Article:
- Remember that announcements are not data and PR is used for a variety of reasons including: calling attention to something worthy of attention, to divert attention from something else, to legitimize something, to announce a new product available for sale, to re-announce availability of a product that is not selling and to correct mistakes, along with many other reasons. In PV, announcements of champion cell/module results are often taken to mean that the achievement is currently commercial, instead of a as a report of progress in research.
The feed in tariff incentive model drove photovoltaic industry deployment to multi-gigawatt levels and encouraged the entrance of new players. Many of these new players believed — as did most of the industry — that the FiT model was the future of solar. The early profitability of this model drove the multi-megawatt (utility scale) installation sector. Many of those who entered during these times left stunned when retroactive changes and underbidding (as well as underpricing) erased profits almost overnight. So, for an official number eleven: incentives and subsidies for solar always change over time.
Also, and this applies to everything including the lease model, today’s darling will almost always disappoint eventually. Solar is progress and is crucial in the battle against climate change; remember, enthusiasm is great but perseverance, hard work and steady progress will keep an industry going when enthusiasm wanes. Just as incentives come and go, enthusiasm waxes and wanes.
And Now a Word about Climate Change
Climate change, with a lot of help from humankind, is altering the ecosystem that we are all a part of — sometimes accidentally, sometimes blindly and sometimes by excusing polluting behaviors as necessary. Bluntly, if you are not a part of the climate change solution, you are the problem – solar is a key part of the solution. The fight to deploy solar requires old fashioned guts and is often gut wrenching. Nonetheless, there is no better fight to engage in than the one against those who argue that we have time to make an impact.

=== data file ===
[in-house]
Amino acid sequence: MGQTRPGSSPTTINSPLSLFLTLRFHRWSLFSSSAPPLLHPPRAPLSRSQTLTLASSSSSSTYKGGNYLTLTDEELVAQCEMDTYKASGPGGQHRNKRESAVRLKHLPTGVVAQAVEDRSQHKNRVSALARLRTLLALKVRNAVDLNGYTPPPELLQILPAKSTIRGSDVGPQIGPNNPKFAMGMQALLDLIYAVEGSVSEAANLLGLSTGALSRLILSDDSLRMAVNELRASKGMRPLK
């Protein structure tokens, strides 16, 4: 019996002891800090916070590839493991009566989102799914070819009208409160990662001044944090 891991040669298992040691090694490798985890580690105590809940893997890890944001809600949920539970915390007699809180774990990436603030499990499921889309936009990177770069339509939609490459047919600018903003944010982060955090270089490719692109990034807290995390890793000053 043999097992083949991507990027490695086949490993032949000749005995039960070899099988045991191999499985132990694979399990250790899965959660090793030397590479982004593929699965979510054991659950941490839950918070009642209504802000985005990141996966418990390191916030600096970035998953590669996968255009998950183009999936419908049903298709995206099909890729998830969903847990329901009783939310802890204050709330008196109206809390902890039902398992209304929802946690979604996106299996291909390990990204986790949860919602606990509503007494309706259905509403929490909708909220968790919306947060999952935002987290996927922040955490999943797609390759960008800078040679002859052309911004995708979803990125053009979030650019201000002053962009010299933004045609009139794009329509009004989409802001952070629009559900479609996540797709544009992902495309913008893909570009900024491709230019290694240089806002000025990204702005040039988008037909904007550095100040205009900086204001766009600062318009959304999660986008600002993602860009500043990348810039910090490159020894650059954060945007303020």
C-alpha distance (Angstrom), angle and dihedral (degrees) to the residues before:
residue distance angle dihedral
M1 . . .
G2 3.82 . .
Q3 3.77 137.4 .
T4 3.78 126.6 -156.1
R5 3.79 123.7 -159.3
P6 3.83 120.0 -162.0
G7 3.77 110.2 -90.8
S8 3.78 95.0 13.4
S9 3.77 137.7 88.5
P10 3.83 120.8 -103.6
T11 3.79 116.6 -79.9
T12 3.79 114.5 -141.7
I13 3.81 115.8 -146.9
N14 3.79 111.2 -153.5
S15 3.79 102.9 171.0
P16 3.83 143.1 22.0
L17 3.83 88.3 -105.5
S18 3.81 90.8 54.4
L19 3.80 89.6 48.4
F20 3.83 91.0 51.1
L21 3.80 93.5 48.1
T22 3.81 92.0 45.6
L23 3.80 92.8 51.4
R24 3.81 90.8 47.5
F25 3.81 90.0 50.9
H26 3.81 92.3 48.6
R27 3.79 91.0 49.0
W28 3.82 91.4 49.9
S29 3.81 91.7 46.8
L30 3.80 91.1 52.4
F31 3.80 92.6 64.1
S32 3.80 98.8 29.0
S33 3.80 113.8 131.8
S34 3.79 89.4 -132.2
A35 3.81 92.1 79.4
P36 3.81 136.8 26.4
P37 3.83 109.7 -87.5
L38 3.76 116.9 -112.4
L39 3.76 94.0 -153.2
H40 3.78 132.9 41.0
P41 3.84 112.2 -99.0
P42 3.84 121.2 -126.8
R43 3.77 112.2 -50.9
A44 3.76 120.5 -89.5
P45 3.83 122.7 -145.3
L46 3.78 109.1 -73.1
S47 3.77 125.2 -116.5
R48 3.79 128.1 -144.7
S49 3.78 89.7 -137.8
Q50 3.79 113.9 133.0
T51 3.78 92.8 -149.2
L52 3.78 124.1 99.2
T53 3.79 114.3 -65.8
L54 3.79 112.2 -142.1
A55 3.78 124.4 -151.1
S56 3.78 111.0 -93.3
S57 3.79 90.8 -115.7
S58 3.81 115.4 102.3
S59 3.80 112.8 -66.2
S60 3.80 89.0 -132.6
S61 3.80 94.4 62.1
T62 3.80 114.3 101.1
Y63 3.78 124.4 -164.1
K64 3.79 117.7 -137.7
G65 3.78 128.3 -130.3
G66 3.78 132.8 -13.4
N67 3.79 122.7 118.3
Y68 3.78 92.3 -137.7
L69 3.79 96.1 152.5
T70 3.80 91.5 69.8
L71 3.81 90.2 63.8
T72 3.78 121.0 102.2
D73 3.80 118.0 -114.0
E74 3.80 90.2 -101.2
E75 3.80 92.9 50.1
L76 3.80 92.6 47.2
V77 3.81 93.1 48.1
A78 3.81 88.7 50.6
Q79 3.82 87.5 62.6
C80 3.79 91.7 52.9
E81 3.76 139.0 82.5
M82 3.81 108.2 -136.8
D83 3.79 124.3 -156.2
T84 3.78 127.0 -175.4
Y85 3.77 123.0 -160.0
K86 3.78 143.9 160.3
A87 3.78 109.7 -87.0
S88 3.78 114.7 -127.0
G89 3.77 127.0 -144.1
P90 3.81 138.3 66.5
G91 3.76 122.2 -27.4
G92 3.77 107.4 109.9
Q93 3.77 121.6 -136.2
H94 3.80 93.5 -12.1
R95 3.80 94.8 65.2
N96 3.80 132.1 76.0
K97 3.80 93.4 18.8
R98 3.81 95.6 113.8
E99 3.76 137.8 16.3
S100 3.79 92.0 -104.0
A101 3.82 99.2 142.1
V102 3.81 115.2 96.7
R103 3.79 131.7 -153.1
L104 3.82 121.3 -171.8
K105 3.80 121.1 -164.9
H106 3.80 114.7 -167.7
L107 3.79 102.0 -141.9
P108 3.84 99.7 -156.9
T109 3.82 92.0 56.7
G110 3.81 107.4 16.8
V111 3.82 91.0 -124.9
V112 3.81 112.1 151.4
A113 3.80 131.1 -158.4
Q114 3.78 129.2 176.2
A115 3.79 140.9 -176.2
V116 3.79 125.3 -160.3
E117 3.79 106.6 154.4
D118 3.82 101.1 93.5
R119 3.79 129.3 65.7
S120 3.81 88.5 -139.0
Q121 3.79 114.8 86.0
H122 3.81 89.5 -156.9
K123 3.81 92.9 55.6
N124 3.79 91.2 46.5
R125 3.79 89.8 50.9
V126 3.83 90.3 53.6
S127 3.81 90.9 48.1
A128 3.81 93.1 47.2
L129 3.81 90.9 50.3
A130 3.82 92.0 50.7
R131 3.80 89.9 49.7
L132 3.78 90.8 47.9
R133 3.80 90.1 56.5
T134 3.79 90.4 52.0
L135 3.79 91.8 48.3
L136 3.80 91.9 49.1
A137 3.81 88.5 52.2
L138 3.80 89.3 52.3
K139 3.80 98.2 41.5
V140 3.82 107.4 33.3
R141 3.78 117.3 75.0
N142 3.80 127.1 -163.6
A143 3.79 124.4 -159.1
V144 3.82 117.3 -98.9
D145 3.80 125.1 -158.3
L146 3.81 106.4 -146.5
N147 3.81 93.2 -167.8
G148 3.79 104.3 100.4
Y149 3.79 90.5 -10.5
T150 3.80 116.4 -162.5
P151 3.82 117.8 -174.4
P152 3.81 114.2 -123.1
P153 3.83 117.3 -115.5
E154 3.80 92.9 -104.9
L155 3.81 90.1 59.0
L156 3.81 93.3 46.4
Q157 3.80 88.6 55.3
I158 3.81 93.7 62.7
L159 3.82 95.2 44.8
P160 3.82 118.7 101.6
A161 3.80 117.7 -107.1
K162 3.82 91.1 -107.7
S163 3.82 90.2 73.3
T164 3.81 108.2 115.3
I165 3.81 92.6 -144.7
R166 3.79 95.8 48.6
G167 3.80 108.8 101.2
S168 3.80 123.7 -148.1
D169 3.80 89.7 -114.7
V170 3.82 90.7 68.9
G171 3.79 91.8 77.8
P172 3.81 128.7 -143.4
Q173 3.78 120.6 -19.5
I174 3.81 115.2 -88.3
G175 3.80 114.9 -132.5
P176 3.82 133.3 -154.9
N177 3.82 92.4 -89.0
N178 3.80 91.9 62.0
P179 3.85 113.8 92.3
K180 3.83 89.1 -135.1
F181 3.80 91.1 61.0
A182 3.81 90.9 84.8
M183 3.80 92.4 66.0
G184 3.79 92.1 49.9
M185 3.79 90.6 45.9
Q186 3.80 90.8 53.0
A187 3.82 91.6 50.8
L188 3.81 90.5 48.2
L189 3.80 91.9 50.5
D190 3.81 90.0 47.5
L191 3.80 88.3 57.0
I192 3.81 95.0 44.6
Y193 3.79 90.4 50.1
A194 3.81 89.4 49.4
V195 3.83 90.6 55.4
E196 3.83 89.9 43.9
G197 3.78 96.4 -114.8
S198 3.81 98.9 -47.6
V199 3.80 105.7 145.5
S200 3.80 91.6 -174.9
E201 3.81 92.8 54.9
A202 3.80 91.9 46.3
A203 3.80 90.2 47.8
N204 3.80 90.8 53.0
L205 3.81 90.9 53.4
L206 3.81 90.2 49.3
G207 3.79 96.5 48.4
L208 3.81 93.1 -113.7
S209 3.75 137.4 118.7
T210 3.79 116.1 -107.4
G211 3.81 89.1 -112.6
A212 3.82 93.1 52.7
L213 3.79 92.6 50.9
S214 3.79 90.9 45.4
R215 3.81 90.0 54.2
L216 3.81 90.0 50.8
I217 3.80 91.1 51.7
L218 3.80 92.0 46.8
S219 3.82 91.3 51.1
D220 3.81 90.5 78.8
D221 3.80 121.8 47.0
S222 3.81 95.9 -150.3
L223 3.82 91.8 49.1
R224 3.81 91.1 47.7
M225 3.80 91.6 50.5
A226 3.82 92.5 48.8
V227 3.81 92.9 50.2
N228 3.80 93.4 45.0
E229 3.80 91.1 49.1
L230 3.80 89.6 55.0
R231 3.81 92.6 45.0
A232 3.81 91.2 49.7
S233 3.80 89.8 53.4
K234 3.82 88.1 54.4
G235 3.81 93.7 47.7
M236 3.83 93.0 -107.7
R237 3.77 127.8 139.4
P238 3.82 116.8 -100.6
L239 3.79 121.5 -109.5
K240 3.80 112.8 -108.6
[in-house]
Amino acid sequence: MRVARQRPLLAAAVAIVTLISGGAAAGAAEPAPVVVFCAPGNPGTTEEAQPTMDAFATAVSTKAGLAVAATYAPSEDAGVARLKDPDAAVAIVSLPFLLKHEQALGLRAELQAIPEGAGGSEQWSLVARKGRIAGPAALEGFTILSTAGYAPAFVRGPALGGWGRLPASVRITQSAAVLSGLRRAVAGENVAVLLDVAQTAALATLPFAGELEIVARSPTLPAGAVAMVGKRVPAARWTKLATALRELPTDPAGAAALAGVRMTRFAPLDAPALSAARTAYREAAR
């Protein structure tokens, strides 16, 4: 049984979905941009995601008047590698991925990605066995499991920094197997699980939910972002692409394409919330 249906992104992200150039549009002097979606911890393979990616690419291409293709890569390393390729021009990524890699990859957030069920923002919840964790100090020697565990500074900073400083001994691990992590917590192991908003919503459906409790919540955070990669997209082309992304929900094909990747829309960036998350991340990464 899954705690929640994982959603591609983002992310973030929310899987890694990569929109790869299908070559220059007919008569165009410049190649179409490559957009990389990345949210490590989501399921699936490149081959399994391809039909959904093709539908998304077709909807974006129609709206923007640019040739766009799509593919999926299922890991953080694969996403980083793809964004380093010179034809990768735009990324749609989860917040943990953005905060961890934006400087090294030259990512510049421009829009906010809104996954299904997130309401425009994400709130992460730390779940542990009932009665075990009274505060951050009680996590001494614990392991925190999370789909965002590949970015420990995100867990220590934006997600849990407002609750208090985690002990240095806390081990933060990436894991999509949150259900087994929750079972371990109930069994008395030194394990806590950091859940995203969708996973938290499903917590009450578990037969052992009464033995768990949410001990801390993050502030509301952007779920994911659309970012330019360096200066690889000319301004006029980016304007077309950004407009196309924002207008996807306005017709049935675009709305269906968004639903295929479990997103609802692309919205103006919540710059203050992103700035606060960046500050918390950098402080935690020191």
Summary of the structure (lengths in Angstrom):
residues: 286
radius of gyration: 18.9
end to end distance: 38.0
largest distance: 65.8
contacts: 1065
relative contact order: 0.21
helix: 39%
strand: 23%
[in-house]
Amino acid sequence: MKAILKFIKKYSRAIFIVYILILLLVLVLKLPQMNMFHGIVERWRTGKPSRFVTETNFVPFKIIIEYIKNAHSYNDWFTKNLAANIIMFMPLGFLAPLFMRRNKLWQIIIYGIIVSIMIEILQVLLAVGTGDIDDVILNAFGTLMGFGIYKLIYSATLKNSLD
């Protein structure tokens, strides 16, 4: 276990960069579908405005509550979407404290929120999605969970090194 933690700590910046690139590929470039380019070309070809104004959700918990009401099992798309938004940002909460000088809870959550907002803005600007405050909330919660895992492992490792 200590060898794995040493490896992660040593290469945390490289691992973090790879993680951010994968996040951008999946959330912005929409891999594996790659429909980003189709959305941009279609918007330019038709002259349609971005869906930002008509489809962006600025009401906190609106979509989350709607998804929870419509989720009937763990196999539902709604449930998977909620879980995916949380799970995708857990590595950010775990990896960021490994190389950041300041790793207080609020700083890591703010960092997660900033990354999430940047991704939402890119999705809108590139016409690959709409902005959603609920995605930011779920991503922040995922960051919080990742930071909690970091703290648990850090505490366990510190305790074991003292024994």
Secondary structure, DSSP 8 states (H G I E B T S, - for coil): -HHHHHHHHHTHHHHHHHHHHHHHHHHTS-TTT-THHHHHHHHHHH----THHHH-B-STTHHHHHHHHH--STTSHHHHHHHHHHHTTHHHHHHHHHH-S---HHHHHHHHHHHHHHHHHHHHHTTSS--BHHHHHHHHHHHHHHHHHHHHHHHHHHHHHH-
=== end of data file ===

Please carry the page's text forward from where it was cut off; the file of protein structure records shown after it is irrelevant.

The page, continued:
And this calls for 12. Remember that the real goals are energy independence (from polluting sources), energy security (against escalating prices), and ameliorating climate change.
Approximately 40 companies install solar energy systems in the state of Washington and many have been active in the policy arena for a number of years, but too often as separate entities.
With the formation of Solar Installers of Washington (SIW), possibly the first trade association of its kind in the United States, the coalition is setting aside their competitive impulses and working together to help shape the future of solar energy in this state. Their aim is to do so by representing their customers, teaming up with local manufacturers and suppliers. It is also their goal to work closely with elected officials, and build strong relationships with utilities and environmental stakeholders in order to increase awareness and create better policies for wider adoption of solar energy.
In addition to delivering clean, renewable energy to Washington, they will support the creation of hundreds of local jobs and prosperous local economies across the state. Climate change, ocean acidification, air and water pollution, and resource depletion are all daunting problems that require a team effort to solve. It is with this in mind that the SIW is making its expertise and resources available to elected officials and related stakeholders so that Washingtonians are better able to use our most abundant energy resource - the sun.